January 16, 2014
In light of the recent passing of the last (surviving) Japanese Soldier- Hiroo Onoda- from the Second World War… I remembered this story from when Bill was still in Highschool-
Lolo wrote this a few years back for Bill’s homework in Social Studies. I’ve forgotten what particular question was being asked, and so has Bill. I presume it had something to do about interviewing someone (an elderly) about his/her experience during the Japanese occupation, how it changed his/her perception of the “enemy” and how it impacted his/her life.
Lolo wrote some general conclusions of how it was during the Second World War. And continued on, by sharing with us his own personal experience when he encountered one Japanese soldier: “But there is one incident in my life that changed my thinking. We cannot stay in the place where we used to live before the war because of the fear that at my age, 15 years old, I can be conscripted into the Japanese (army)… So we stayed with our relatives…” — who lived near the beach. One day, while I was near the shore and trying to fish, I saw a Japanese soldier approaching. I was scared out of my wits and didn’t know what to do. So, I stood stuck in my place while gathering up some semblance of courage. Upon reaching my spot, the Japanese soldier tried to engage me in some kind of conversation through hand gestures. I was trying to understand what he wanted to say when he pointed at my “fishing pole.”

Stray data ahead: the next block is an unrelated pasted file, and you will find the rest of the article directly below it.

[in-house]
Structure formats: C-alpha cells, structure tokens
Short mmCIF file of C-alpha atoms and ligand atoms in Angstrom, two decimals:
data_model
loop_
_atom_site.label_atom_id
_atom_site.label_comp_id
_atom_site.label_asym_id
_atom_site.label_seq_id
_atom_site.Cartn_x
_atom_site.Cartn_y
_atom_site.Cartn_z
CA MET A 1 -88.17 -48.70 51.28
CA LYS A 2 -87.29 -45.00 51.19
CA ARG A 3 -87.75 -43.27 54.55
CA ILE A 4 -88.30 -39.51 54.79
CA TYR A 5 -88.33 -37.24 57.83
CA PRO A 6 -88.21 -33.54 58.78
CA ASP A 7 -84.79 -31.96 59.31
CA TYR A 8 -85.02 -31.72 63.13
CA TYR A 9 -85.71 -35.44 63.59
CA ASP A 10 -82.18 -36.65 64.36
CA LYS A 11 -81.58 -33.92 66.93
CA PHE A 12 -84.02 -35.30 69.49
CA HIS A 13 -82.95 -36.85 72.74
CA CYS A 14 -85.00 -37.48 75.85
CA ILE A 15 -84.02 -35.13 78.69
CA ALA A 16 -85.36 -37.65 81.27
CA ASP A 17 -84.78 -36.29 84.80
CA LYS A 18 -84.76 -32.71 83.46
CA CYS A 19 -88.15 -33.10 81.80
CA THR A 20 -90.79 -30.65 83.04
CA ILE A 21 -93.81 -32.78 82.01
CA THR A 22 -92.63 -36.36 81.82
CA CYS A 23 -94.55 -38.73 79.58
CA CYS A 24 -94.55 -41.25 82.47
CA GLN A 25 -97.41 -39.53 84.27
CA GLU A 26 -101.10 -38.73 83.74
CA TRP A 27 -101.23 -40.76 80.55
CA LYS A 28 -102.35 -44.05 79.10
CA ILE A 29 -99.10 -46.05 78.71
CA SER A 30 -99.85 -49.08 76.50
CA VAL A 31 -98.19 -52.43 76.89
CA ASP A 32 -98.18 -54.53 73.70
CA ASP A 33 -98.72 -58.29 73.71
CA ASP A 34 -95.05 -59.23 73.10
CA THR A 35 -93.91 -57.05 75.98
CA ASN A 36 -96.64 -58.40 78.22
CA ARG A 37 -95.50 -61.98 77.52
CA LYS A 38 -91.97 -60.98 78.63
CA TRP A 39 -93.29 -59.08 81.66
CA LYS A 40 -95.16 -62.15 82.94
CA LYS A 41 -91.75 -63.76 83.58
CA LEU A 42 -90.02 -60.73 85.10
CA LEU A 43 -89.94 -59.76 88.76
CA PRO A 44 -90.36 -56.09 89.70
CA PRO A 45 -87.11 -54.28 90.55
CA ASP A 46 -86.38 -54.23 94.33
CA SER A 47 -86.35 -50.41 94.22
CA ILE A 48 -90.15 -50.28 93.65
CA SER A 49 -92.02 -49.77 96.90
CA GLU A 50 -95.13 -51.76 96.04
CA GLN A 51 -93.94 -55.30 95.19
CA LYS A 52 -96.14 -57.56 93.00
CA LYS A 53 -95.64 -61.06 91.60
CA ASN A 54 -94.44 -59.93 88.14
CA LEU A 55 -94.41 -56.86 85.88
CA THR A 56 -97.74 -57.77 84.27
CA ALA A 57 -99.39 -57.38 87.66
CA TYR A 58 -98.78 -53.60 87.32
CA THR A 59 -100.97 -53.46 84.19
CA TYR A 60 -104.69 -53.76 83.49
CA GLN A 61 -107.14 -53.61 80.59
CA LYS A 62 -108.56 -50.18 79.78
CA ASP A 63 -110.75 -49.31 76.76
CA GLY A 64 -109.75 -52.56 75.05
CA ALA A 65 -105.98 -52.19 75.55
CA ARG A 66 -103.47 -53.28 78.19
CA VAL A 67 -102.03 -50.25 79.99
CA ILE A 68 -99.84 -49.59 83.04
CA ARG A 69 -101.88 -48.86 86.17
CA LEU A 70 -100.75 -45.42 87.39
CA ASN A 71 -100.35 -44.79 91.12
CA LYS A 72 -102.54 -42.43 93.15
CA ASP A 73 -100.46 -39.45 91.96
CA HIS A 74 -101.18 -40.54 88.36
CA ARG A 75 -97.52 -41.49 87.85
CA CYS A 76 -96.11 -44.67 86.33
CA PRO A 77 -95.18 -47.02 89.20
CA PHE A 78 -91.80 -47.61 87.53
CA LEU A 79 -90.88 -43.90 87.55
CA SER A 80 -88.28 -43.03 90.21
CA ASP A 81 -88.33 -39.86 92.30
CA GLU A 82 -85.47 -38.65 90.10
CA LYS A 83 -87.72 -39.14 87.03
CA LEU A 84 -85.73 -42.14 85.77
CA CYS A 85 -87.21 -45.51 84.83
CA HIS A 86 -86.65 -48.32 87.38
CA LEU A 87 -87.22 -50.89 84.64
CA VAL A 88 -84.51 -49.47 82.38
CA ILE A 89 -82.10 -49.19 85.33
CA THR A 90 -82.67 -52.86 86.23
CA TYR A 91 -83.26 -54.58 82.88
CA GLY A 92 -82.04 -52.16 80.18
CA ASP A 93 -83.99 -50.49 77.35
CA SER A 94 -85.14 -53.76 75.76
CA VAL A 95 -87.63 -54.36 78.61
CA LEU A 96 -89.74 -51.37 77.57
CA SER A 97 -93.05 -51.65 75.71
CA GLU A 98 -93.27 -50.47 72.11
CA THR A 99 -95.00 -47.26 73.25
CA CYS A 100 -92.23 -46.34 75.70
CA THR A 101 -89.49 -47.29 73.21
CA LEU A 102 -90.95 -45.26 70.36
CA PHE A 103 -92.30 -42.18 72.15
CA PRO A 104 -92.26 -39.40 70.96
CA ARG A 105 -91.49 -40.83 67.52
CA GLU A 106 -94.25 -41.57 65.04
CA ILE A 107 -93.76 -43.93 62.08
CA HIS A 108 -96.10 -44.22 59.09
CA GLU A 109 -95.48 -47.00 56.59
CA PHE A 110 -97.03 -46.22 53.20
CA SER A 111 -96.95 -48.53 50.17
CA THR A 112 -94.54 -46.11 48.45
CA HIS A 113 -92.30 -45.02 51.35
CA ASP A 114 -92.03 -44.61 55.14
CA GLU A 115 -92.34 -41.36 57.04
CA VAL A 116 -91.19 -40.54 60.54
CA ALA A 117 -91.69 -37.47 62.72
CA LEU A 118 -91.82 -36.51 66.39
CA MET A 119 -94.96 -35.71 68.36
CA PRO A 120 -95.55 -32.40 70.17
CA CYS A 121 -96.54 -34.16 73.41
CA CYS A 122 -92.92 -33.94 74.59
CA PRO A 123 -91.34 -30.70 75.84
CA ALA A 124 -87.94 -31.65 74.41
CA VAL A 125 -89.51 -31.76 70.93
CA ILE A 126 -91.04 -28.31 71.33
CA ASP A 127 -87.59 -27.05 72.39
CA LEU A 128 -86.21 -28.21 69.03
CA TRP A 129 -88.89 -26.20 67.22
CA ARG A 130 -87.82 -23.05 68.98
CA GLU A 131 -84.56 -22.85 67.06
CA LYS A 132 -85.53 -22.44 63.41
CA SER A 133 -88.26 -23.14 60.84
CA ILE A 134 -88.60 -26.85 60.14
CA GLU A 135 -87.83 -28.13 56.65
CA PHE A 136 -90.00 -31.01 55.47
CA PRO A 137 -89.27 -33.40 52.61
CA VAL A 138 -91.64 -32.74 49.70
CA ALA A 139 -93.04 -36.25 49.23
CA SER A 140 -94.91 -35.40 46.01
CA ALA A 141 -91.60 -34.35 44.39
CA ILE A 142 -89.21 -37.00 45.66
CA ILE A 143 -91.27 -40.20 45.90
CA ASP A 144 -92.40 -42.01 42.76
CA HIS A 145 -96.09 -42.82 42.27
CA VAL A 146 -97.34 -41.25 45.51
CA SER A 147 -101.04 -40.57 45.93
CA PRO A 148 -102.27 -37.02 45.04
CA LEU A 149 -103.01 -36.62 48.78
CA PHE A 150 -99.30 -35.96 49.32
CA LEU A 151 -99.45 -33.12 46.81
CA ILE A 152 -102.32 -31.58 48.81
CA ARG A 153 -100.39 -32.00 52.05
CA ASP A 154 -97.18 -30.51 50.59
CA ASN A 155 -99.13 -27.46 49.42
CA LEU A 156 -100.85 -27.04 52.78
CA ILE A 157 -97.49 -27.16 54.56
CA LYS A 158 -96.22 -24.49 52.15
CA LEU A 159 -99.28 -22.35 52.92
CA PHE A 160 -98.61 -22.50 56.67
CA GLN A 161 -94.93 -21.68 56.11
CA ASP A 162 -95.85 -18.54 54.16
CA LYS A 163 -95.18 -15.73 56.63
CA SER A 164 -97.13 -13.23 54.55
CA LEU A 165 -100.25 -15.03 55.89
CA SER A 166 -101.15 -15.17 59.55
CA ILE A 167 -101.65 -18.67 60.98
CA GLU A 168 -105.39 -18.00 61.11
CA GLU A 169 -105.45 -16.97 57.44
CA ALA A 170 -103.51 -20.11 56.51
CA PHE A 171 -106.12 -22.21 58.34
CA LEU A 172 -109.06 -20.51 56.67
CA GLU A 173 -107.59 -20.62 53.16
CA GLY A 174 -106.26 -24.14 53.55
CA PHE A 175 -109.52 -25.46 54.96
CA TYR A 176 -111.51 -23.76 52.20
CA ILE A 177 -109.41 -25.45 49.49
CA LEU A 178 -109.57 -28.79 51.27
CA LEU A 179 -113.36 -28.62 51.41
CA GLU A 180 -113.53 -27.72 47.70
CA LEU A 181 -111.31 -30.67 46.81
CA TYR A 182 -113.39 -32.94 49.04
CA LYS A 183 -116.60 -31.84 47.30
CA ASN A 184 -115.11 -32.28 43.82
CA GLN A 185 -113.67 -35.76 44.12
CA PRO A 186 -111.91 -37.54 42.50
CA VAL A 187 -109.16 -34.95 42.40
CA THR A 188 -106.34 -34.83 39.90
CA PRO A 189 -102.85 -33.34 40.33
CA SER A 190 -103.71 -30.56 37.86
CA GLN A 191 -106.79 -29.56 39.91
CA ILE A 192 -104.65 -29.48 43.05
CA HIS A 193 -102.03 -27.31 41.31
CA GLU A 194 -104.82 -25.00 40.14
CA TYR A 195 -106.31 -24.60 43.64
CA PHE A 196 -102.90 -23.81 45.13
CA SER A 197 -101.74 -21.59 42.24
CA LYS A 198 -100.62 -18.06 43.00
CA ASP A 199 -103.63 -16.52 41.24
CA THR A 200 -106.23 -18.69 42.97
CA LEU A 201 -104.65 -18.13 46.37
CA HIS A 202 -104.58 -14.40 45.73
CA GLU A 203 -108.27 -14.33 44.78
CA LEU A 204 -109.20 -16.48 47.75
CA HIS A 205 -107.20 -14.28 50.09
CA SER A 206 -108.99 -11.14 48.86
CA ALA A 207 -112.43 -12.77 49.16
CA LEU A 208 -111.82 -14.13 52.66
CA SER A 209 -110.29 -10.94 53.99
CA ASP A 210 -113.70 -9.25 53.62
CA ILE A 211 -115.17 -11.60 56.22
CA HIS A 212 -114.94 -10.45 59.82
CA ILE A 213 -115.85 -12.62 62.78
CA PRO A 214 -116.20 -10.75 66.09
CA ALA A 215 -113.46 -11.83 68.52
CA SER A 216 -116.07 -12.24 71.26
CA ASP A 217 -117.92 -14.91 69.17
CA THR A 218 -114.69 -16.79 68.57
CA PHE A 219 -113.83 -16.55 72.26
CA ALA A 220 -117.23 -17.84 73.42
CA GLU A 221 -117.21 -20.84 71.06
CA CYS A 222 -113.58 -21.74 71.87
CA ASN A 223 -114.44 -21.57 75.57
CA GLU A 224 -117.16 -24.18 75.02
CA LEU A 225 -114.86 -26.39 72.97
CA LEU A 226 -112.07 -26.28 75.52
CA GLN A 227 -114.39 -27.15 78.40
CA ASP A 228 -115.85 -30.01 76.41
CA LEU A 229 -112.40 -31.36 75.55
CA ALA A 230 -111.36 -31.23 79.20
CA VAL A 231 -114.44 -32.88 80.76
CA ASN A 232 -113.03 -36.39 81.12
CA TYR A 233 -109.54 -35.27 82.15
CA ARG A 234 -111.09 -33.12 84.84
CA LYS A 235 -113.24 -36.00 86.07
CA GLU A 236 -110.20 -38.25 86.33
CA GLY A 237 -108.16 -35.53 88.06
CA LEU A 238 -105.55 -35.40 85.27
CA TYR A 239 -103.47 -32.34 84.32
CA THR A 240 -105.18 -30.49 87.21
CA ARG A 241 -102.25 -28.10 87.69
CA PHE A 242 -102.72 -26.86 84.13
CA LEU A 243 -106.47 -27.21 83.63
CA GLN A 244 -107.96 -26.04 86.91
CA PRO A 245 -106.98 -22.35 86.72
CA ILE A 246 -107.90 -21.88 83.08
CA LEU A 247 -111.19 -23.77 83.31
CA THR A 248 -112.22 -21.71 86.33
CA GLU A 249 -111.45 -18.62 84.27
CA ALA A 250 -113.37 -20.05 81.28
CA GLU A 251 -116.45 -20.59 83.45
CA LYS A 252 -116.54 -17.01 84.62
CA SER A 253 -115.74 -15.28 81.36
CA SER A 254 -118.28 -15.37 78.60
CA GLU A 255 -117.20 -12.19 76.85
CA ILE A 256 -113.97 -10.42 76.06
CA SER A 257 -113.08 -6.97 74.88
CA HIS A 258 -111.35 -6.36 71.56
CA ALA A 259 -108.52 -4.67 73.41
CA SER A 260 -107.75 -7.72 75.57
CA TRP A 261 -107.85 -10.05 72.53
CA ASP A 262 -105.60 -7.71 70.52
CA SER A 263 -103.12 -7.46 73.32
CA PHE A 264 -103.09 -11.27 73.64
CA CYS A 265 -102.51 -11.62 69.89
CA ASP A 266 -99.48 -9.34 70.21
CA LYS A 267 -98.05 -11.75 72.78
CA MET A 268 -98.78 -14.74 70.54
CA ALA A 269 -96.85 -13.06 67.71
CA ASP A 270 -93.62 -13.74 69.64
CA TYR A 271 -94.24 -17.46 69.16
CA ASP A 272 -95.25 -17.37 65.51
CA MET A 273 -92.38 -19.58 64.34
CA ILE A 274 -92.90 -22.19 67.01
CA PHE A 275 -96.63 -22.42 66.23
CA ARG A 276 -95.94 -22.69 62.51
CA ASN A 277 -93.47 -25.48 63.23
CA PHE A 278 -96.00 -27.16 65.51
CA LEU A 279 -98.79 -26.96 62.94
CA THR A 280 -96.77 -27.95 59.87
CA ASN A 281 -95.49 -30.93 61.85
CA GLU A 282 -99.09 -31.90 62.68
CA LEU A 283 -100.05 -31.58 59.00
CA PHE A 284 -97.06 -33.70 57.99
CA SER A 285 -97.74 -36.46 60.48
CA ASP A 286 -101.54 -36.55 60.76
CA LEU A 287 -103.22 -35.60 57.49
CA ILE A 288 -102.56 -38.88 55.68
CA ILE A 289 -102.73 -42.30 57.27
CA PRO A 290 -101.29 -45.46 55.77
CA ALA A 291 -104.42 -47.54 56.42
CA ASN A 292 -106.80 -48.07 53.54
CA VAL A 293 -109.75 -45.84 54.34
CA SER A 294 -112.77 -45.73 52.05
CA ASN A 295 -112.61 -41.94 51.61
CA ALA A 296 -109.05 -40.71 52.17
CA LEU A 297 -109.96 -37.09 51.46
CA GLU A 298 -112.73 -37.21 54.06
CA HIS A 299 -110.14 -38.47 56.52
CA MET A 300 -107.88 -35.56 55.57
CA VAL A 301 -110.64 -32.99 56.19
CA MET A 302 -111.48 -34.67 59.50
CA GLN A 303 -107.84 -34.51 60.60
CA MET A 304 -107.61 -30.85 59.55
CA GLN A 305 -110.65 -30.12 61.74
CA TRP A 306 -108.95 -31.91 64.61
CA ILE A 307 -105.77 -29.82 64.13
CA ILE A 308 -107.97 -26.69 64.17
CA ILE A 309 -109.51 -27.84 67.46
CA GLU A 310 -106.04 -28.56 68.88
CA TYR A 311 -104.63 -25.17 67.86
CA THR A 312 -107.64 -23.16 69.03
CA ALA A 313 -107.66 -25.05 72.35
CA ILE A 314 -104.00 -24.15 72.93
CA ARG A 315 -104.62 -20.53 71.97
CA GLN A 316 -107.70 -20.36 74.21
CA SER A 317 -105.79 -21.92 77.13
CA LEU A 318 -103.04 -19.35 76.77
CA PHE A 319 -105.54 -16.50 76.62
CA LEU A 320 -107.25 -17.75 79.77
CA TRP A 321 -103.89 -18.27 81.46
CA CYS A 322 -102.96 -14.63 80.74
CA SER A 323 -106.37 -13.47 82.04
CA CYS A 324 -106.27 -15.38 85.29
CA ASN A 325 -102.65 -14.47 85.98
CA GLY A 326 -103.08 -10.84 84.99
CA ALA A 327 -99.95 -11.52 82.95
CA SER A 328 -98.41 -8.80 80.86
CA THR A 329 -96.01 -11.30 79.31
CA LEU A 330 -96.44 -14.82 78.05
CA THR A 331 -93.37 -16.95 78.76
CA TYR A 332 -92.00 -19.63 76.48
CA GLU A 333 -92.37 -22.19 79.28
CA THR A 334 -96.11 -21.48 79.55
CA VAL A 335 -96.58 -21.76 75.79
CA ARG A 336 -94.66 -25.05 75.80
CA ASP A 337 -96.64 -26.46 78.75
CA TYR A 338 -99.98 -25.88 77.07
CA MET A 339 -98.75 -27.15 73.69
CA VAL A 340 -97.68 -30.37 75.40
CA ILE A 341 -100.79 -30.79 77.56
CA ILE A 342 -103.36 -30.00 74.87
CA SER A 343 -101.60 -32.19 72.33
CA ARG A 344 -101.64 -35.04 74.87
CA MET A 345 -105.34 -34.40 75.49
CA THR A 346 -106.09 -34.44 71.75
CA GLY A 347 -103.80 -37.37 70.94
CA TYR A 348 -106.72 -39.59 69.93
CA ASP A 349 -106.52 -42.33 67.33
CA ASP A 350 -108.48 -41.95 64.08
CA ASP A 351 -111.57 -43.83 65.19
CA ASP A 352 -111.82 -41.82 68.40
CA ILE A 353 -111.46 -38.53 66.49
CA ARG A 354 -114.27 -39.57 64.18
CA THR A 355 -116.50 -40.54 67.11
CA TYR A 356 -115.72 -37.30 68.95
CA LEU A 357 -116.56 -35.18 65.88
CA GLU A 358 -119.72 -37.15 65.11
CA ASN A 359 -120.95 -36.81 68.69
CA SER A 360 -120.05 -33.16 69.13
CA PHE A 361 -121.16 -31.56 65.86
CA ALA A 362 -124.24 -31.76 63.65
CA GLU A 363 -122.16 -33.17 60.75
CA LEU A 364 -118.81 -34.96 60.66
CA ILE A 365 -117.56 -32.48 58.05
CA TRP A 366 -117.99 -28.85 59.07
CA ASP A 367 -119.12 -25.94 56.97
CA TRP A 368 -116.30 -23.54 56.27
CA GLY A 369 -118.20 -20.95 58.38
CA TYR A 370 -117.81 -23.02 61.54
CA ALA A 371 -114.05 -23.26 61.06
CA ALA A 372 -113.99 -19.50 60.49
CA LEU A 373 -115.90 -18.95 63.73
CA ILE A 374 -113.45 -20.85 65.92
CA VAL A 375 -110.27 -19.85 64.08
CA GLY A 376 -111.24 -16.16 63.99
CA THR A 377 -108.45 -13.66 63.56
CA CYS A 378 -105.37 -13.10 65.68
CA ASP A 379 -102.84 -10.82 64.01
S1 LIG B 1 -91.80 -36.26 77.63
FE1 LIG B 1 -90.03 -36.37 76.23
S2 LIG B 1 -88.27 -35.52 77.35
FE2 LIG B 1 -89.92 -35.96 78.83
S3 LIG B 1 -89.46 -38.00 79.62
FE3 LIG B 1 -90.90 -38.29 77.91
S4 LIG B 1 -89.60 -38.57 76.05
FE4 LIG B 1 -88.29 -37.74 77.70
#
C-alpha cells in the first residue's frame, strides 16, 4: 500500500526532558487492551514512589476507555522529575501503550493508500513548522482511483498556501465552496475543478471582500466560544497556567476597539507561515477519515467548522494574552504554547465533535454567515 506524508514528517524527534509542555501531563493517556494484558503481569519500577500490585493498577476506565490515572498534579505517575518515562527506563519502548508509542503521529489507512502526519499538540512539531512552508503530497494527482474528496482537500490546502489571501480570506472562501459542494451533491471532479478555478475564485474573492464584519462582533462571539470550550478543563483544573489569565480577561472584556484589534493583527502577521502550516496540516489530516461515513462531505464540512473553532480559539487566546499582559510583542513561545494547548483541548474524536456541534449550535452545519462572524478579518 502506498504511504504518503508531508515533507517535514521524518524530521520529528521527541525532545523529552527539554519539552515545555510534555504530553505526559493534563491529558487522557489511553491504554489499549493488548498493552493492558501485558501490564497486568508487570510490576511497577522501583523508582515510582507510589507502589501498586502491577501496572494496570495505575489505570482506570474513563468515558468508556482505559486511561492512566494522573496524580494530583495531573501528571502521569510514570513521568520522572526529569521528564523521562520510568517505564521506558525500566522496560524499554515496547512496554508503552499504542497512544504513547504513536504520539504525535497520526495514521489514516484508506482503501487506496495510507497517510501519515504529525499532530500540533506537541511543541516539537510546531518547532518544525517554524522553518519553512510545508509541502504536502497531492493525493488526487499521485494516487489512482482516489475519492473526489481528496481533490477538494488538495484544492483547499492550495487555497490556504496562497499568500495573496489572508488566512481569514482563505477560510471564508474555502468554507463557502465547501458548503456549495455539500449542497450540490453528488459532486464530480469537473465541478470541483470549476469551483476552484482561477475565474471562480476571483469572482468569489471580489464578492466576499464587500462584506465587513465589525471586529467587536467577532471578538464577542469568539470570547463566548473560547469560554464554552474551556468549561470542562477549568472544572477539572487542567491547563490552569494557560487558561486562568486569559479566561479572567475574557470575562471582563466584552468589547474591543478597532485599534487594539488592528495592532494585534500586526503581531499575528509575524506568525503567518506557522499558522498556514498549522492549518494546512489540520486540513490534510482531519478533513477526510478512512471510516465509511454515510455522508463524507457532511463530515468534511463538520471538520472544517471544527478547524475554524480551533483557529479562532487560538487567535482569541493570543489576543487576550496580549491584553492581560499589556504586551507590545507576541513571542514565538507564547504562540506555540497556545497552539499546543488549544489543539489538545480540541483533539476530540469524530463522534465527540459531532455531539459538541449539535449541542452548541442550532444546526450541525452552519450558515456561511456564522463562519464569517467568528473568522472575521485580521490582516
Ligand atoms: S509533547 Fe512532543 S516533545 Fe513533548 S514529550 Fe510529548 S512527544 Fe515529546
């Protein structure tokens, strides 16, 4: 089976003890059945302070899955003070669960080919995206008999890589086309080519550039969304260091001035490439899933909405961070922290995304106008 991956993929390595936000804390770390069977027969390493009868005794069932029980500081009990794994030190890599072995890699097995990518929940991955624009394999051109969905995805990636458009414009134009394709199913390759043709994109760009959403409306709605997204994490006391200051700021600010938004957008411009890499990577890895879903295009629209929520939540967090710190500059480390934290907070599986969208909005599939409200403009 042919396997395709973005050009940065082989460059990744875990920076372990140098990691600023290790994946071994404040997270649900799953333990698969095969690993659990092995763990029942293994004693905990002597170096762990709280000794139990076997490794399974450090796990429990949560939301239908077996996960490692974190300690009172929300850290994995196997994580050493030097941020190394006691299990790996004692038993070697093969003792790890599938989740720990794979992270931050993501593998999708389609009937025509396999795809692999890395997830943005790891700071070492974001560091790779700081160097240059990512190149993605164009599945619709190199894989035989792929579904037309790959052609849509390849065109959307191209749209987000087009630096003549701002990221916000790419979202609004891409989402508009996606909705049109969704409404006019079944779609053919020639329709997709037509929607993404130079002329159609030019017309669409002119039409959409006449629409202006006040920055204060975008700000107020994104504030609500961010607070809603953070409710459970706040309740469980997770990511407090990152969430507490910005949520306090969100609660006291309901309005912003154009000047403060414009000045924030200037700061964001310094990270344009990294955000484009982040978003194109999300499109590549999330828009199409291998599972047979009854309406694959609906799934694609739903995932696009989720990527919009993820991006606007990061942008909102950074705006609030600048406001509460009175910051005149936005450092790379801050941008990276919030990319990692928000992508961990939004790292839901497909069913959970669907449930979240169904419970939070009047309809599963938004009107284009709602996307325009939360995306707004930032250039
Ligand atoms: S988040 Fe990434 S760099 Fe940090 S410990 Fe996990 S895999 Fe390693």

Unfortunately, Bill and I have forgotten what happened next. I’ll try to ask Lolo the next time I see him. But as far as I could get out amid the cobwebs in my mind, the Japanese soldier was either trying to teach him about fishing OR he borrowed Lolo’s fishing pole, fixed it, so he can make a better catch and handed it back to him.
All in all, it was an ordinary event happening in extraordinary circumstances. War is never good. Nobody can claim to be the victor in the end. There could be no hero, only a man who had to make sacrifices. Whether that sacrifice be made for the good or the bad, we will never know. BUT it is always a sacrifice of morality, faith and humanity. Everybody loses somebody or something, a loved one or his sanity. However, there is always that pinch of hope that stripped bear of the most unfavorable circumstances in a person’s journey, GOODNESS will prevail because man is inherently made in the image and likeness of God- who is hope, love, and forgiveness rolled into one.
Moments of God in All Things do not only happen in times when the sun shines the brightest. It is when we live in fear, in darkness, in despair that God is most present. It is up to us to see, to hear, to accept that in moments of reality, little snippets of God’s Amazing Grace are present. It is always better to have HOPE.
In remembrance of those who have lost their lives. Whether they be the victors, friends of the victors, the enemies, or friends of the enemies. No life is worth sacrificing for any kind of war. +